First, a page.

As a production company, we are always creating videos that help a business or organization tell their story, connect with their customers or members, and market their services or sell their products.  In a previous Tweedee blog post, my colleague Steve Donovan provided links to six different videos to show further examples of what he was talking about that week.  Those videos were a collection of movie trailers and other videos that Steve produced himself.  So if Steve or I mention videos or provide links to videos in a blog posting to enhance our message, do we really need to distinguish for each and every one whether or not we were paid to produced that content?

It has been 30 years since the FTC revised its policy on endorsements so this new regulation is probably long overdue since these types of pay-for-play endorsements have become a rampant force in the internet world for shaping consumer decisions.  Of course, this new regulation will be very hard to enforce due to the overwhelming number of blogs, podcasts, social media outlets, etc. out there on the World Wide Web and we could have a Pandora’s Box on our hands.  It seems to make sense that a blogger should not be able to promote themselves as an independent reviewer providing their opinion as opposed to what they really are:  A paid spokesperson.  So this new ruling will hopefully provide some transparency among these pay-for-play folks.  But once again, monitoring and enforcing these new regulations seem like a real nightmare.

mac@tweedeeproductions.com

Glee!

Have you heard of the Fox show Glee?  It’s my new favorite!  Sure, it’s cheesy, what with the singing and dancing and earnestness of the characters.  But it is also entertaining, funny, and heartfelt.

I’ve told several people in the past week about this show.  And I’ve said pretty much what I just wrote.  Glee offers an hour of escape from reality TV, crime procedurals, and the news.  It is an example of successful counter-programming.  As cited on Wikipedia, “Mary McNamara for the Los Angeles Times wrote that the show had a wide audience appeal, calling it: ‘the first show in a long time that’s just plain full-throttle, no-guilty-pleasure-rationalizations-necessary fun’.”

Glee doesn’t rely just on the quality of the show.  When the pilot aired after American Idol, people on social media sites spread the word. “Glee was the top ranked topic on social networking site Twitter on the night of its initial airing.”  And there is an official Facebook page where behind-the-scenes videos and photos are posted as well as sneak peeks of upcoming episodes.  On the official Fox site, you can watch full episodes and “Behind the Glee” videos about each episode.

So even a big company like Fox, with deep pockets, uses social media and online videos in addition to broadcast television to market its products.  All these marketing outlets can be a lot to keep up with, but there are products, like Shoutlet, that make keeping up easy.  Tweedee Productions recently used Shoutlet and StreamPilot to help us get the word out about our latest sitcom newsletter.  Check it out!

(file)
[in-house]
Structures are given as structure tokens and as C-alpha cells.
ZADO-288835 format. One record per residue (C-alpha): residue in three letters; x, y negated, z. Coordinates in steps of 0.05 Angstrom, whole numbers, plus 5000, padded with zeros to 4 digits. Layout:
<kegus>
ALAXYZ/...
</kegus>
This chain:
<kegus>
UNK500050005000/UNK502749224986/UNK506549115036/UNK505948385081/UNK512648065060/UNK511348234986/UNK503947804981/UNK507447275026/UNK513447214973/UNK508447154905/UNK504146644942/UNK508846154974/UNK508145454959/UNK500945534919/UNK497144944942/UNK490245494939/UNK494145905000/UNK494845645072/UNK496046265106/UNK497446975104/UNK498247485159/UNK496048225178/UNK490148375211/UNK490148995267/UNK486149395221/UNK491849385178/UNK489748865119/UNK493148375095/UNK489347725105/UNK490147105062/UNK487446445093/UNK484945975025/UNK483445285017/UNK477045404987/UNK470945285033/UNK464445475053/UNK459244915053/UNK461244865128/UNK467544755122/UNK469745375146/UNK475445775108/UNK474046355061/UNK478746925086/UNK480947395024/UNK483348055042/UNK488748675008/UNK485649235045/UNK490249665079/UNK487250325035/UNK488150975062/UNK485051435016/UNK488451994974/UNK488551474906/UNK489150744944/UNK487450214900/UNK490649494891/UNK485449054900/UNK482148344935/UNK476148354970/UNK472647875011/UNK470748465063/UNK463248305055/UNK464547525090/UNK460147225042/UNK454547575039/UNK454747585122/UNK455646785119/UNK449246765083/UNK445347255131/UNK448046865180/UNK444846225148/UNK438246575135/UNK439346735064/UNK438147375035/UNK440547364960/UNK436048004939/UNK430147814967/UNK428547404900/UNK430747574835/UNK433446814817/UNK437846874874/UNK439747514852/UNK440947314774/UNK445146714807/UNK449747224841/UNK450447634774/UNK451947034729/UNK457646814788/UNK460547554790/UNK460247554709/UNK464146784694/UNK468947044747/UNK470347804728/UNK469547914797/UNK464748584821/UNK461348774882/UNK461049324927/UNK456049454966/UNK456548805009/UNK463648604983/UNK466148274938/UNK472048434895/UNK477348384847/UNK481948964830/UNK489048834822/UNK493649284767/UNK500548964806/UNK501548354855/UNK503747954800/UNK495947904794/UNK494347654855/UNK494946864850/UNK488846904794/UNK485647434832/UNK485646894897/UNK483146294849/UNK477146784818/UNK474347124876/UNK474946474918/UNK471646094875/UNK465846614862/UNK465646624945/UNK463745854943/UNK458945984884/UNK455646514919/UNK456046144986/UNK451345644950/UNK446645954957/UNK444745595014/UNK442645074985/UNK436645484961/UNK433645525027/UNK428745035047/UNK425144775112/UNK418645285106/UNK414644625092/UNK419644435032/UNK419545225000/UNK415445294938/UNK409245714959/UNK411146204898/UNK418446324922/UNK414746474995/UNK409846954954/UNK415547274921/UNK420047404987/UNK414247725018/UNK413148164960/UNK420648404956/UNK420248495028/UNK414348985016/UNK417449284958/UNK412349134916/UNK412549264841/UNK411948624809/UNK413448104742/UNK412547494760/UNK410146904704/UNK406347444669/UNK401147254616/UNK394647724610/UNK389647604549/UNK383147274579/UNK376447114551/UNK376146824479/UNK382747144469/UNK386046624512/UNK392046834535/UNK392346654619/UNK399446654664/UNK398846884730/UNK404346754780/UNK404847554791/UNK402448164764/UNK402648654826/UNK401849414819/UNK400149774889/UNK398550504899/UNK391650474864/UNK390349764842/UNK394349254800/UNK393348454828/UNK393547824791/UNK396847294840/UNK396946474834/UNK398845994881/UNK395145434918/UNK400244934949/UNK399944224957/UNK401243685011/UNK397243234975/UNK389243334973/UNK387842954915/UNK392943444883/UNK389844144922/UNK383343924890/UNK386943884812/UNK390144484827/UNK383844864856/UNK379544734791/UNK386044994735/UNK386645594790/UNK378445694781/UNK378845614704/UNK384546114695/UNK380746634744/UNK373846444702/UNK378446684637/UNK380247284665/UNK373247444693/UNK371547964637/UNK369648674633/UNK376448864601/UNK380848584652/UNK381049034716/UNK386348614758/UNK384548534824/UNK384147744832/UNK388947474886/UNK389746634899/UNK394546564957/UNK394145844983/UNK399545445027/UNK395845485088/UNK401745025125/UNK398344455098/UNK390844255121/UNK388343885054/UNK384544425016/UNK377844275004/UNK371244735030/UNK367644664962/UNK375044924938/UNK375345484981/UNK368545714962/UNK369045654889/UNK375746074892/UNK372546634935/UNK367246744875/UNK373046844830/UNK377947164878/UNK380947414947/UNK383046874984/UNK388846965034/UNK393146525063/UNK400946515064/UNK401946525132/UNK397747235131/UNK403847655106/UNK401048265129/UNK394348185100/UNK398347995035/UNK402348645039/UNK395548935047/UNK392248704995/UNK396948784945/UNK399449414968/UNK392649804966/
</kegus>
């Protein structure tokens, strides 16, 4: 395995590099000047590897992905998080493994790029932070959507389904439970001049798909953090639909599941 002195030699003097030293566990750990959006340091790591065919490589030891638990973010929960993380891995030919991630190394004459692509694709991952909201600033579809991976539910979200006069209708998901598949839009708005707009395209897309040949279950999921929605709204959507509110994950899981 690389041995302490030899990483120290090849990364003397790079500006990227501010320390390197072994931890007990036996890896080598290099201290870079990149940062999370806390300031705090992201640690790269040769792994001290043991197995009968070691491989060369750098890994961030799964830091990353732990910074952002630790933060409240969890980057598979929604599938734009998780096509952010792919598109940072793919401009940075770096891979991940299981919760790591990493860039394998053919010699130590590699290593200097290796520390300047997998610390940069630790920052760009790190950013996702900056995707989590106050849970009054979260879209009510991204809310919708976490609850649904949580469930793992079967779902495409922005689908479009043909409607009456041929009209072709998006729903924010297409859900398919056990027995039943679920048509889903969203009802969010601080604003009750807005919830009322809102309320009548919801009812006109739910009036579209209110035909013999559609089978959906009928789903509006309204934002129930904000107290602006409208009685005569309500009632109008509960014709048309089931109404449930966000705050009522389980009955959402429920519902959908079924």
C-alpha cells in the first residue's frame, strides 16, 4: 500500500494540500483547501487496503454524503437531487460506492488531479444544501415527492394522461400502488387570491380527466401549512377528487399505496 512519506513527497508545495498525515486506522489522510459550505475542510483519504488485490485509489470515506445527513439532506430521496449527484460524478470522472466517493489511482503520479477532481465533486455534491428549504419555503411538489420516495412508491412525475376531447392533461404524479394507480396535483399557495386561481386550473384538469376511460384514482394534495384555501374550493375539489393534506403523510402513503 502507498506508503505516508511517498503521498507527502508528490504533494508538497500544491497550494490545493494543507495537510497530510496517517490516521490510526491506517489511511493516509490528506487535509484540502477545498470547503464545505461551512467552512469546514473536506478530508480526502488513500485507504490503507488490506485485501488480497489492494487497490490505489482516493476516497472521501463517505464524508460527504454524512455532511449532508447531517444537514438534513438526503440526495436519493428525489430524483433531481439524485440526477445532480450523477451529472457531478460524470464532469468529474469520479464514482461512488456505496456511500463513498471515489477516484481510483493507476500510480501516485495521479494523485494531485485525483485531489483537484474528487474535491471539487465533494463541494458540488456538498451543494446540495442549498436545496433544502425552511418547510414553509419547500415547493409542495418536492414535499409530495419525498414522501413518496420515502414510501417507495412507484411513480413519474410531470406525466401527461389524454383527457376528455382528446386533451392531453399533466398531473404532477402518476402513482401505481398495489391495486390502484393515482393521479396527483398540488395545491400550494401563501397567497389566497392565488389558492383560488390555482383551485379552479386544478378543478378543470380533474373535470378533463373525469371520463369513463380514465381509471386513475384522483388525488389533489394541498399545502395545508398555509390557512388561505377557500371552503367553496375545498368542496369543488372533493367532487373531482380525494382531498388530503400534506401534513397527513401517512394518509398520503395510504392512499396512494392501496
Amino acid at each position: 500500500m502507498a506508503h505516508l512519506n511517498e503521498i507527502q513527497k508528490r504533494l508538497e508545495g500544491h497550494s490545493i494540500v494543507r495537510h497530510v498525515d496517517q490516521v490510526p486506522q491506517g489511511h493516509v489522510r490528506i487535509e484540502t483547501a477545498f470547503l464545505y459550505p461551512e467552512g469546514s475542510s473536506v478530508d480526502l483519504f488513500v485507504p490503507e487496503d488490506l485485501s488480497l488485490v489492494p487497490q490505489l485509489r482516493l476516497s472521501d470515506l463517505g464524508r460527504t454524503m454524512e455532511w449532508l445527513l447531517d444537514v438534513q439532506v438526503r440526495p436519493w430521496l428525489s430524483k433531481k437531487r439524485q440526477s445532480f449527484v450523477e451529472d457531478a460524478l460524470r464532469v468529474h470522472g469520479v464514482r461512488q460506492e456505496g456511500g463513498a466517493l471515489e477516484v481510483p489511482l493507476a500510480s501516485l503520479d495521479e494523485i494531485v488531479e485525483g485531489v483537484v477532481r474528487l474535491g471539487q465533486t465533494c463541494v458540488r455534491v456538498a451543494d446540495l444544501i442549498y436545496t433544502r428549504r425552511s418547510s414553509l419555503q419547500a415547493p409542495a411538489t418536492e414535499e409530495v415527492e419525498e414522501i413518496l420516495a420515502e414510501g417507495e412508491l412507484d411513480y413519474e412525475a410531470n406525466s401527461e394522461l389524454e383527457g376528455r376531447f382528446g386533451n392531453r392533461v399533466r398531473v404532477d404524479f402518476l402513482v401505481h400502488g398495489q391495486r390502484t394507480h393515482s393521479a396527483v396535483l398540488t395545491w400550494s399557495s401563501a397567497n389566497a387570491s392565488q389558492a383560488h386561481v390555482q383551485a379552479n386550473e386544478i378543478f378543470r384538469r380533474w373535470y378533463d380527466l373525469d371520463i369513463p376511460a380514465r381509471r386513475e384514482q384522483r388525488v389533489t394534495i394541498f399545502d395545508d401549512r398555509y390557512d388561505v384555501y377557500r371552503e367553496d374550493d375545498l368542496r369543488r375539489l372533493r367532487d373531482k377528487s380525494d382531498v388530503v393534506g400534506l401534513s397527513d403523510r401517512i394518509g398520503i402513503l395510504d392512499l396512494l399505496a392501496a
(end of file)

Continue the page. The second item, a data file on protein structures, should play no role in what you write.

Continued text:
Glee is so funny!

Glee is so funny!

How do people discover video online?

Blogs are actually one of the most popular ways to discover video on the web.  In fact, a recent study by TubeMogul found that 44% of all online video is viewed after initially being discovered through a blog.  The study also found that 45% of video views are the result of a direct navigation to a video site (i.e. going to YouTube and running a search or clicking around the featured or related videos).  So really, unless someone is specifically looking for your particular video, or a specific video category, then one of the best ways to get exposure for your video is to get coverage in the blogosphere.

A video interview with David Burch from TubeMogul further explains the results of the study (Hey I just provided a link to online video in my own blog.  How ’bout that!!!).

But basically, the study shows that blogs are the biggest referrer of on-line video views.  So if I include a link in this blog to our recent video of the baby falcons nesting in the Madison Gas & Electric generating station then more people are likely to see that video.

Or if I blog about the video we produced for the innovative FlameDisk product as an alternative to traditional charcoal then that video should also get more exposure.

Come to think of it, if I blog about the video we created for Thrive that promotes the incredible regional advantages making the Greater Madison area a great location for business and pleasure, then the video should be seen by more people.

Then again, maybe I should blog about the public service announcement we created to help educate the public about the new simplified method of compression-only CPR so more people can learn about this new procedure.

Hmmm… Maybe there’s something too this blog thing.  Hopefully, it will catch on someday.

mac@tweedeeproductions.com

mac@tweedeeproductions.com